22. CROFTY

    @”deliberate distortion is just not acceptable in my view.”

    Clearly not-who could disagree.

    But don’t the Courts have to test what is or is not “distortion” before punishment is handed down?

    Would you want the Mosleys, the Grants, the Coogans & the rest of them to adjudicate on which Press reports are free publicity for their money making Image and which are not ?

  23. Thanks FROSTY. I note the “hindsight” Right/Wrong to Leave is within MoE movement this week and doubt anyone will mention it ;)

    I understand the benefit of tracker questions but let’s hope other pollsters ask some useful Brexit forward looking questions while we wait for someone to invent a mass production time machine!

  24. Garj

    Technically, the LD movement is more than MOE. The standard error of the mean for a party on 7% with a sample size of 1648 would be about 1.2%. As the previous figure was 6.7% before rounding and the minimum they can be in this new poll is 8.5% either we have movement or a fairly unlikely shift. Once we get the tables we can assess how unlikely this shift was.

    As with any movement we’ll have to wait and see further polls for the most likely explanation for the movement.

  25. CB11

    @” He’s been championing the causes of individuals damaged by fallacious or intrusive press allegations, devoid of any public interest justification, for a long time ”

    Forgive the choking sound from me.

    https://www.telegraph.co.uk/news/politics/labour/11944910/Tom-Watson-questioned-over-role-in-Lord-Brittan-police-investigation-live.html

    https://www.theguardian.com/commentisfree/2015/oct/11/deserved-downfall-tom-watson-leon-brittan

  26. Looking at the latest polls by companies polling in the last couple of months we get averages of;

    Con 41
    Lab 39
    LD 9

    with all those polls within the MoE of these figures. It seems pretty clear that Con have moved ahead because of a slight Lab drop and that the Lib Dems have moved up a little bit – they have been averaging 7-7.5 or thereabouts for a long time.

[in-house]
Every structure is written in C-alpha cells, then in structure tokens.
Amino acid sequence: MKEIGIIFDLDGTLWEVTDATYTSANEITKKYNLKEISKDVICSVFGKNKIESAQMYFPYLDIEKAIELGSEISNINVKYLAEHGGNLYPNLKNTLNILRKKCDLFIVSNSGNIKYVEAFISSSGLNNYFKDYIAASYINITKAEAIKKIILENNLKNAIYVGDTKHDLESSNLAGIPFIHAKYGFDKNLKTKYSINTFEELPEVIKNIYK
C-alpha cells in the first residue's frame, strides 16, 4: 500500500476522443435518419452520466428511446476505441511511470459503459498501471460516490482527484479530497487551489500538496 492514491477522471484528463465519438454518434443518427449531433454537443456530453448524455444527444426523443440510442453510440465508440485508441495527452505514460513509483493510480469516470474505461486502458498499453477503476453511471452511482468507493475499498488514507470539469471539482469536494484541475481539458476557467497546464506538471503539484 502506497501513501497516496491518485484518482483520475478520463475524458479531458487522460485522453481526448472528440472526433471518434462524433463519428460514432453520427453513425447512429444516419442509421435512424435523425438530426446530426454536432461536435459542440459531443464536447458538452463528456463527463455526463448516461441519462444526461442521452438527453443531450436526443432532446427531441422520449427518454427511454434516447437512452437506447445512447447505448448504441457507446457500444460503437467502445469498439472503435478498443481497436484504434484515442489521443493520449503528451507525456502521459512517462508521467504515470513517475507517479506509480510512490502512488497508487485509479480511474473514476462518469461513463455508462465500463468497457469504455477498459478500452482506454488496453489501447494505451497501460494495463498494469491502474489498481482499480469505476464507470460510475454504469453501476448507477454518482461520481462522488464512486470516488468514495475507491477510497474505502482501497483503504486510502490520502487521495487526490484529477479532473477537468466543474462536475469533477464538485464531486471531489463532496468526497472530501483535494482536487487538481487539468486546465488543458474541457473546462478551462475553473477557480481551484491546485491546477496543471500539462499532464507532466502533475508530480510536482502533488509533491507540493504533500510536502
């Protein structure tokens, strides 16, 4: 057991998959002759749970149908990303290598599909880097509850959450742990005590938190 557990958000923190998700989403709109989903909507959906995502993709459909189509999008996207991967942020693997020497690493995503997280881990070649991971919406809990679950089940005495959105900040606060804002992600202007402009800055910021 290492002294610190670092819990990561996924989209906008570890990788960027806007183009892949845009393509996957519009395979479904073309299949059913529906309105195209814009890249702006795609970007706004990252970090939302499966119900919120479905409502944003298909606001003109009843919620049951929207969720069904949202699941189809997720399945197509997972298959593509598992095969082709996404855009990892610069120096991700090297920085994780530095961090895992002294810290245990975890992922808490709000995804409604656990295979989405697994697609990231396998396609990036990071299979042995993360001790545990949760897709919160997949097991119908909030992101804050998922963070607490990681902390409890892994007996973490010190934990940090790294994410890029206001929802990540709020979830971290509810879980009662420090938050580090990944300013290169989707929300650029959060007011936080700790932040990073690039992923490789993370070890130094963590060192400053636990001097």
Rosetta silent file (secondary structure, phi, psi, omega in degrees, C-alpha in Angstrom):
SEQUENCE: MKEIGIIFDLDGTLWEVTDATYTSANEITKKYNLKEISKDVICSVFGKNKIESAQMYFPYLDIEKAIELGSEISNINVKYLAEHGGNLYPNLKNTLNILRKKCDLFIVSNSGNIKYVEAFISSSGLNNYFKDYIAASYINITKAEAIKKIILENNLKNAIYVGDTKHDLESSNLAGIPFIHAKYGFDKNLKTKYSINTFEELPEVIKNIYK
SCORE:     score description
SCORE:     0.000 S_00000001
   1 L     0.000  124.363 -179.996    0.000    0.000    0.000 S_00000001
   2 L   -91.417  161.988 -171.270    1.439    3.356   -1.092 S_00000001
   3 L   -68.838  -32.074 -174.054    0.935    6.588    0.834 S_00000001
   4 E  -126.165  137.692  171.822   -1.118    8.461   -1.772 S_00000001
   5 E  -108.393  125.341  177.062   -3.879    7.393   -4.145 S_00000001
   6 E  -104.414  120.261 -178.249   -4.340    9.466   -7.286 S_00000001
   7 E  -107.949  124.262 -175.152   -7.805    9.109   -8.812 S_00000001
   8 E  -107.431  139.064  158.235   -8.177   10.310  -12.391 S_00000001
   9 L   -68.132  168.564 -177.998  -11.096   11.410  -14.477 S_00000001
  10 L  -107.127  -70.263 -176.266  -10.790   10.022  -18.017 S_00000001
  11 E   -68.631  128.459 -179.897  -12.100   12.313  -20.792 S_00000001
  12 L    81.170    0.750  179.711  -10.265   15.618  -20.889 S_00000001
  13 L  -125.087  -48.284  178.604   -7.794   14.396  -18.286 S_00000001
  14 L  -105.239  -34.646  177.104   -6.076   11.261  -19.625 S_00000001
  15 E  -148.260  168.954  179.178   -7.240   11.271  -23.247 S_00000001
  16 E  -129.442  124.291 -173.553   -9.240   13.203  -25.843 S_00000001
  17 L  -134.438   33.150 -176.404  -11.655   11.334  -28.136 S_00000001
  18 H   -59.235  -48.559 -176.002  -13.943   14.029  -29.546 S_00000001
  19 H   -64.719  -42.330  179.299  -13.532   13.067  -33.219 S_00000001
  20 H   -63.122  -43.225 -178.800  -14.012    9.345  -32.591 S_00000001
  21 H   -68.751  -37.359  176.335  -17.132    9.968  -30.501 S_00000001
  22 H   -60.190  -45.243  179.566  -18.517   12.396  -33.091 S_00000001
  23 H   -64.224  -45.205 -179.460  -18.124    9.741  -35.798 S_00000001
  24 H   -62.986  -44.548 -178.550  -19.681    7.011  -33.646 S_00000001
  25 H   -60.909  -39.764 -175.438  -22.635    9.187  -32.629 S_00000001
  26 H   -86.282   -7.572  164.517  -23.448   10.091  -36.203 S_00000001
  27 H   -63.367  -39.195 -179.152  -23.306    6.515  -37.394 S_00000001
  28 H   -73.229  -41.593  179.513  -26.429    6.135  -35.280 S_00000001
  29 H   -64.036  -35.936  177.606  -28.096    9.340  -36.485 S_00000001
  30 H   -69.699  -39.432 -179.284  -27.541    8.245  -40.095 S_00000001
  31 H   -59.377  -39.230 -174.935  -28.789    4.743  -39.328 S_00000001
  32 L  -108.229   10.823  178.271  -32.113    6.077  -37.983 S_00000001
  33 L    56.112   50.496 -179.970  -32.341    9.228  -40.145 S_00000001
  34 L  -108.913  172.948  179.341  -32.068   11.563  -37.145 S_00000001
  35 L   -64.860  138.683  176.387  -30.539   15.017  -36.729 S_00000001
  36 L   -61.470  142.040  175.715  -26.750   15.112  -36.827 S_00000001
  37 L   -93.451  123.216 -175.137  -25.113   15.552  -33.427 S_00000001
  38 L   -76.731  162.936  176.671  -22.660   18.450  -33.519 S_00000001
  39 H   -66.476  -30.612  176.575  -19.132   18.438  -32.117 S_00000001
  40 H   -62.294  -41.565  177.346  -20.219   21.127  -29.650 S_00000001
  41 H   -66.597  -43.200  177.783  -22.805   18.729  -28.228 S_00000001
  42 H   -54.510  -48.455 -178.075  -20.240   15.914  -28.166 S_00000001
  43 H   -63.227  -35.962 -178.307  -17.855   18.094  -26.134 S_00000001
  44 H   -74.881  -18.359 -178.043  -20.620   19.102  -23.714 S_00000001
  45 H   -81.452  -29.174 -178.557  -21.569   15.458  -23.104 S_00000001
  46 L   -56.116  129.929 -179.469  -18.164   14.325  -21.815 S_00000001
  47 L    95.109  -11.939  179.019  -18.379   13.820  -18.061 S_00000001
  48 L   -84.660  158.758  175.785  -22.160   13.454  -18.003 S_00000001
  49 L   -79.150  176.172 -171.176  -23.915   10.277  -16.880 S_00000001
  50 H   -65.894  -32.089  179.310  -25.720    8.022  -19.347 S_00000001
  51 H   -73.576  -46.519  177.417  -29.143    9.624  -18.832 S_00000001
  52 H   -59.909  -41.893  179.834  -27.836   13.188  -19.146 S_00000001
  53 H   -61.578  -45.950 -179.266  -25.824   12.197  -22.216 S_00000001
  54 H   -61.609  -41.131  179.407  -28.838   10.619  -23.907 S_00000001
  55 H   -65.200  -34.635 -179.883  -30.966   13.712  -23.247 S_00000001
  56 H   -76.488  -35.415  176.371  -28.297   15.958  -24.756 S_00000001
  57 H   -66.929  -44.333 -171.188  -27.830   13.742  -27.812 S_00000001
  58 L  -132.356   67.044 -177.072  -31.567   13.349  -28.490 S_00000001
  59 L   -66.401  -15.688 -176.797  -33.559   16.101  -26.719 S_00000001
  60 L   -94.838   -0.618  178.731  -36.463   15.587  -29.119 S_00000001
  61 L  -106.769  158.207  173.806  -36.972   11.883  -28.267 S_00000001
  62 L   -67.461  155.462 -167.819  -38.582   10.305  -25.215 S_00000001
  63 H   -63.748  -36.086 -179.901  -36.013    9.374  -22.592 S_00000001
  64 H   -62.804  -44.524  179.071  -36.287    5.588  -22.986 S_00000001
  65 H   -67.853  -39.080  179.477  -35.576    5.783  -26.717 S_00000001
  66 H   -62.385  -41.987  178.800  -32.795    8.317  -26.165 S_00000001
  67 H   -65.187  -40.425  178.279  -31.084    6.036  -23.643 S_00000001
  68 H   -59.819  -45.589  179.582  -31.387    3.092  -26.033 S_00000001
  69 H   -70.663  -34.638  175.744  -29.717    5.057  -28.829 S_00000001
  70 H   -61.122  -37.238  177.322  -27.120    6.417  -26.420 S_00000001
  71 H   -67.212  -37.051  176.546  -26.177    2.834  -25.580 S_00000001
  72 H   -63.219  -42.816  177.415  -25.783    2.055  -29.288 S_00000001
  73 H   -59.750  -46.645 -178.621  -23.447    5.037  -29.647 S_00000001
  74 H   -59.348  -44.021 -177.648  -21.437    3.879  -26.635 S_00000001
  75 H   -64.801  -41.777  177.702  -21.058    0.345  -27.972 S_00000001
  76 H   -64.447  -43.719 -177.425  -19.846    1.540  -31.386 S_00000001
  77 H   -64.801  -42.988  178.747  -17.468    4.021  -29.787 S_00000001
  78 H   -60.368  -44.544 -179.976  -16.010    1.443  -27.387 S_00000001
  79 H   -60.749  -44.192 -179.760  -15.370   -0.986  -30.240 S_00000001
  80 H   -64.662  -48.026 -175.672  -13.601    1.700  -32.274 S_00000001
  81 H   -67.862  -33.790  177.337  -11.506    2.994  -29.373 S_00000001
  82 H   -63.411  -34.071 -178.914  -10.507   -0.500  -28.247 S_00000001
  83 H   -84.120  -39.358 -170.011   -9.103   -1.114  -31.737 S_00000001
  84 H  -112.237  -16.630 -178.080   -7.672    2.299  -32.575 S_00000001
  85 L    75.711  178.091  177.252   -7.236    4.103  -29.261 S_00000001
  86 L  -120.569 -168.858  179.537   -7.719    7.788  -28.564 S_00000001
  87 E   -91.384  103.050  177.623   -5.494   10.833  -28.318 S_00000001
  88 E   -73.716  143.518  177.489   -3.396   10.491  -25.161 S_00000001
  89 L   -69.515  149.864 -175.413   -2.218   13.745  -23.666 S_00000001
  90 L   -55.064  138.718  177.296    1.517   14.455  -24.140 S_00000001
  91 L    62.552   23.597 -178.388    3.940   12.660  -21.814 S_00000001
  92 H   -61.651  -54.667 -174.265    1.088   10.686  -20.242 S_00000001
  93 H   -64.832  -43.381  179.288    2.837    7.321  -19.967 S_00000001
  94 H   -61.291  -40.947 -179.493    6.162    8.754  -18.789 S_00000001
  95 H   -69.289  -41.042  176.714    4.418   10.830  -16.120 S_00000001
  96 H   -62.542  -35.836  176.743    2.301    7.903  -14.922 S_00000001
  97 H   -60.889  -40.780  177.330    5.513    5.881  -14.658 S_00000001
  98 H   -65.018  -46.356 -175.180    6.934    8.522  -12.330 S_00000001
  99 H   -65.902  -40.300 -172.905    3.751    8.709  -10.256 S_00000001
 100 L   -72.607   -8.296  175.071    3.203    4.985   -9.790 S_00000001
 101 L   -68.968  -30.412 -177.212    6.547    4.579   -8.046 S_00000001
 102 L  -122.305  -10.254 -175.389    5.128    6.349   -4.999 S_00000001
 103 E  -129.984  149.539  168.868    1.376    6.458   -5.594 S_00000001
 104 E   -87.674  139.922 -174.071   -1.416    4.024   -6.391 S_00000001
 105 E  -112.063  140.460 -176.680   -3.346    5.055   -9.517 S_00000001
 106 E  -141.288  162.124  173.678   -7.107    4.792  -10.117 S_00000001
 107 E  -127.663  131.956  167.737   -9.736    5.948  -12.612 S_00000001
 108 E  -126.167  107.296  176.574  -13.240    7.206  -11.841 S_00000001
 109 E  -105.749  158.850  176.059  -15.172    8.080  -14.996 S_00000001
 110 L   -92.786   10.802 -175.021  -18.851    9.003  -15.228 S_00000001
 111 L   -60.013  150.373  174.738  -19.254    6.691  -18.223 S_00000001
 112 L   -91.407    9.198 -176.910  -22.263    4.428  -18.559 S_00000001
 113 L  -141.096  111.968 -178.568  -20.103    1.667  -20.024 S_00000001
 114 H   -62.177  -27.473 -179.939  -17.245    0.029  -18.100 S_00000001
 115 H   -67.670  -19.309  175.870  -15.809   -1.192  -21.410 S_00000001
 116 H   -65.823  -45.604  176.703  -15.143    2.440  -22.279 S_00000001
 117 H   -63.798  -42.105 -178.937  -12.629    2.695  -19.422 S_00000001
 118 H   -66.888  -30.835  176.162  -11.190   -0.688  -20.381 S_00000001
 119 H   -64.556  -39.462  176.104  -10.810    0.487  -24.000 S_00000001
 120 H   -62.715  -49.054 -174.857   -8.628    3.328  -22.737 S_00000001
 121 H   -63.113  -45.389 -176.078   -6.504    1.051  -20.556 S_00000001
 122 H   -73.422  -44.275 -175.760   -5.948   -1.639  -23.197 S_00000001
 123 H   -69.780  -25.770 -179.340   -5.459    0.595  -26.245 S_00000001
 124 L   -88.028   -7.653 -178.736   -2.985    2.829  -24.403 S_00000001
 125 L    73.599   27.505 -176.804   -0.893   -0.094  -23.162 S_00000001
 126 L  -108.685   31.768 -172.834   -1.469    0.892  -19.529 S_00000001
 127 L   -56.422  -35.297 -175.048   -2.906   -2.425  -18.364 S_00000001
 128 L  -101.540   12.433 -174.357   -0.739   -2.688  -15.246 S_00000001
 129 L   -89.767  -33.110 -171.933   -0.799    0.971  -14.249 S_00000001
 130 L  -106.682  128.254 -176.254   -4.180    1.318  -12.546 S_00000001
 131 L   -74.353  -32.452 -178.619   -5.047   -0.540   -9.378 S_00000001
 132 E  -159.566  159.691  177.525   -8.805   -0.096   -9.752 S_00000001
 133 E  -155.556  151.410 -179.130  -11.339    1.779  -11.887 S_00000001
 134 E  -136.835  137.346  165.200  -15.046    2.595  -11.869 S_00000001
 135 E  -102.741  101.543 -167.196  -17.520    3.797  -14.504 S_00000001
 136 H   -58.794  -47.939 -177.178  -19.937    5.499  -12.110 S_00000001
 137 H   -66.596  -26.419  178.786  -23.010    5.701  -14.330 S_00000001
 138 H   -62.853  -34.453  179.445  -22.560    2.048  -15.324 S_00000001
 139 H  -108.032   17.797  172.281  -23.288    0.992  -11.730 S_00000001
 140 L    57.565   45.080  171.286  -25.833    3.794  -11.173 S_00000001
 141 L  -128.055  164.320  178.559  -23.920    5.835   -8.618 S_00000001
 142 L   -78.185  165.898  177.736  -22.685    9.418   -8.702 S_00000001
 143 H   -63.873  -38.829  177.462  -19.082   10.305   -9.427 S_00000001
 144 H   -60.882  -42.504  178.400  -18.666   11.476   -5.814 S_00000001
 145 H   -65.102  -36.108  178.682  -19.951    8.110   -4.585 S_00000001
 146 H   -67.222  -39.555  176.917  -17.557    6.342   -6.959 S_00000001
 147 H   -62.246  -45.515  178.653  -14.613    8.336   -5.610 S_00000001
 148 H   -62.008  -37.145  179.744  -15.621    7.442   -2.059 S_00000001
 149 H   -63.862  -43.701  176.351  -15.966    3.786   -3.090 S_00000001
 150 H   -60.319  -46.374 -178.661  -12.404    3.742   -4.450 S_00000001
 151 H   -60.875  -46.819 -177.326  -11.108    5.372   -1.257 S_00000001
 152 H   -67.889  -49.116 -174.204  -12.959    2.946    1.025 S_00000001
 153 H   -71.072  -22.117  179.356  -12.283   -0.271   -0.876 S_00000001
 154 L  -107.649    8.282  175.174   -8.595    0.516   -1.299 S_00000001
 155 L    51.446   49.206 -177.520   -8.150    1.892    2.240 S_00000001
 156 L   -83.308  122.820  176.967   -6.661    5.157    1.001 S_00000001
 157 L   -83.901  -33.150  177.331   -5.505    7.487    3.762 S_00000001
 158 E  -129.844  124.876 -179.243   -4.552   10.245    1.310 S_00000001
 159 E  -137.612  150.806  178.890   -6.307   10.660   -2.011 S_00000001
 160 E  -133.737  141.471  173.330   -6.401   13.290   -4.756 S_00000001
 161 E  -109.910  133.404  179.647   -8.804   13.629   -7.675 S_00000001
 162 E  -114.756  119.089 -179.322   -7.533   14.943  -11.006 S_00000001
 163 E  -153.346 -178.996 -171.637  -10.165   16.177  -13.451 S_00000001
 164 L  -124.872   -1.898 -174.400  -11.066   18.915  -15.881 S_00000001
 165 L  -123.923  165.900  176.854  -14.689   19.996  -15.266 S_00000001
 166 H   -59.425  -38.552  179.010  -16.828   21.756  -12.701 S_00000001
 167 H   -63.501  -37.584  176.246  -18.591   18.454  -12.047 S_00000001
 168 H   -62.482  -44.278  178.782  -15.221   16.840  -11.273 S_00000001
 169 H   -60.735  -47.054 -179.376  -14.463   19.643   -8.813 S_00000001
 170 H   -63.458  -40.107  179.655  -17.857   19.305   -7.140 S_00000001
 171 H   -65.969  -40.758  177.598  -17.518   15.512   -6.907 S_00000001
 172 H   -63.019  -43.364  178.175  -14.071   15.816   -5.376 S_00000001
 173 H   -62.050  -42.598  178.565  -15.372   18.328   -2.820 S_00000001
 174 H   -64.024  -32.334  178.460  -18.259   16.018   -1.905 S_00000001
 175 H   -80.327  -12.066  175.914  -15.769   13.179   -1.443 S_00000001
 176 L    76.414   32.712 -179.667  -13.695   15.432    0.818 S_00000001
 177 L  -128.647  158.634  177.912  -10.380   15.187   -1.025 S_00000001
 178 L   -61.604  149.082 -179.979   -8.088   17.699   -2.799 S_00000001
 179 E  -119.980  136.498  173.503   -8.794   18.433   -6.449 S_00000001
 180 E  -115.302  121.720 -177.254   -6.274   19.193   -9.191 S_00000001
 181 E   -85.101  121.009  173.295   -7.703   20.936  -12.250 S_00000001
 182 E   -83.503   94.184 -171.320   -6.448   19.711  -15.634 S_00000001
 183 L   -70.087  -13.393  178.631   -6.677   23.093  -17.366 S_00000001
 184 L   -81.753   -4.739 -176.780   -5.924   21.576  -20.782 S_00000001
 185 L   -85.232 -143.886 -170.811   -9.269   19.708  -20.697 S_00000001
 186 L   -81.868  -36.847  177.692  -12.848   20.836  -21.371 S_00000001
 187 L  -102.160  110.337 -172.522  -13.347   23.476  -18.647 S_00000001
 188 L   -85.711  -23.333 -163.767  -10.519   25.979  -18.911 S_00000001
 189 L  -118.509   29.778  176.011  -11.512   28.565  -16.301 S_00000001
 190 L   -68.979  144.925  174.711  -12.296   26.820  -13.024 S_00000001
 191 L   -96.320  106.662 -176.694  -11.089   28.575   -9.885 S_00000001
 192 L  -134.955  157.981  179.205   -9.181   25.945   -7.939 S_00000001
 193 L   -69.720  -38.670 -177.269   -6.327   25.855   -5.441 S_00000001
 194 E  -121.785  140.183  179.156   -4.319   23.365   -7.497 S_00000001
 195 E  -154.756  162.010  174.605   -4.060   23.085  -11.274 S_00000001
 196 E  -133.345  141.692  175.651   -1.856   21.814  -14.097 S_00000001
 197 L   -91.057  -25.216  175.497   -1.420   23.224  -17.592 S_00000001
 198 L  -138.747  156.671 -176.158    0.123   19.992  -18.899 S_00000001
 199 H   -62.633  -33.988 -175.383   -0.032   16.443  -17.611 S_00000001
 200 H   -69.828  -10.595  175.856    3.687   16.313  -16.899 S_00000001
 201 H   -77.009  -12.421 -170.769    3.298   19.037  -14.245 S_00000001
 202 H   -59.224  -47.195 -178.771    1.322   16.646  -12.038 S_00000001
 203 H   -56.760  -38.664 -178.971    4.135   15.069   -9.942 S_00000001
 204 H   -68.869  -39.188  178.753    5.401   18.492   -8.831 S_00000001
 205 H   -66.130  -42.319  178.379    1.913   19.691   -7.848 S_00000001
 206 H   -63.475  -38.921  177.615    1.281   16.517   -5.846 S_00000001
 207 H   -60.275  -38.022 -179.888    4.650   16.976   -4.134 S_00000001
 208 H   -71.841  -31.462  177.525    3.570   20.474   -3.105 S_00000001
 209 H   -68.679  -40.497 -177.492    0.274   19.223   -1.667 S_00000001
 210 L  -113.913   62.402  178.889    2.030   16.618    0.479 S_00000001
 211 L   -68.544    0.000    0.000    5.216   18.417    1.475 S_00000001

27. @TW, i did wonder whether to mention it or not but i don’t think the average of, say, 5 consecutive polls can have changed since October last year so its not worth it.

    Re: lib dems, the two previous yougov’s had them on 8, the last IPSOS had them on 10% and last BMG at a post-2017 election high of 11%. I think they have generally nosed up a bit but they have a long way to go.

  28. COLIN

    “Mussolini must be smiling .”

    He’s dead.

  29. Mutual recognition or full blown acceptance of standards/regulations. EU v Global. Example – tyres

    Since 1952, there has been a World Forum for Harmonization of Vehicle regulations, with UK joining in 1963 (all well ahead of joining EEC, let alone EU)
    https://en.wikipedia.org/wiki/World_Forum_for_Harmonization_of_Vehicle_Regulations

    The EU add their stamp on the Global harmonized standards and regulations, (EC) No 1222/2009 for tyre labelling.

    Check your tyres – they display radius as inches, clearly not the sole work of the EC!

    It would be absurd for UK to stop following Global harmonized standards and regulations and equally absurd for someone to inflate NTBs in a predictive model of sector based impacts based on a view that we would chose to start making up our own standards and regulations for tyres.

    Taking back control does not mean unilaterally abandoning global standards and regulations when it makes huge economic sense to simply adopt them and we can trust that those Global standards meet UK consumer expectations.

  30. @ FROSTY – LDEM would be interesting at a seat level in a GE.

    YouGov’s model would probably pick up the following, (although they place a huge MoE range on their predictions):
    – they have a “geographic” niche in S.W.London and other “right-Remain” seats (+3 seats?)
    – they might/might not have lost their geographic/democratic niche in coastal retiree hotspots (-2 seats?)
    – Scotland, maybe +1 (N.East Fife)

    The difficulty in predicting LDEM % and seats is the tactical versus protest vote. In seats where LDEM are a distant 3rd and it is a close call between CON and LAB which way would they go? I’m yet to be convinced that any model, even YouGov, does a good job of predicting the tactical vote. I can model up scenarios where:

    a/ LDEM win more of the Remain (protest) vote and cost LAB 20+ seats for virtually no gain to themselves and hence tipping CON into majority
    b/ LDEM get even smarter on tactical voting than 2017 and use “wasted votes” to help tip LAB into winning 20+ seats from CON (at no cost to themselves)
    c/ LDEM fear of Corbyn PM has the opposite effect on “wasted votes” and they help tip CON into winning 20_ seats from LAB (at no cost to themselves)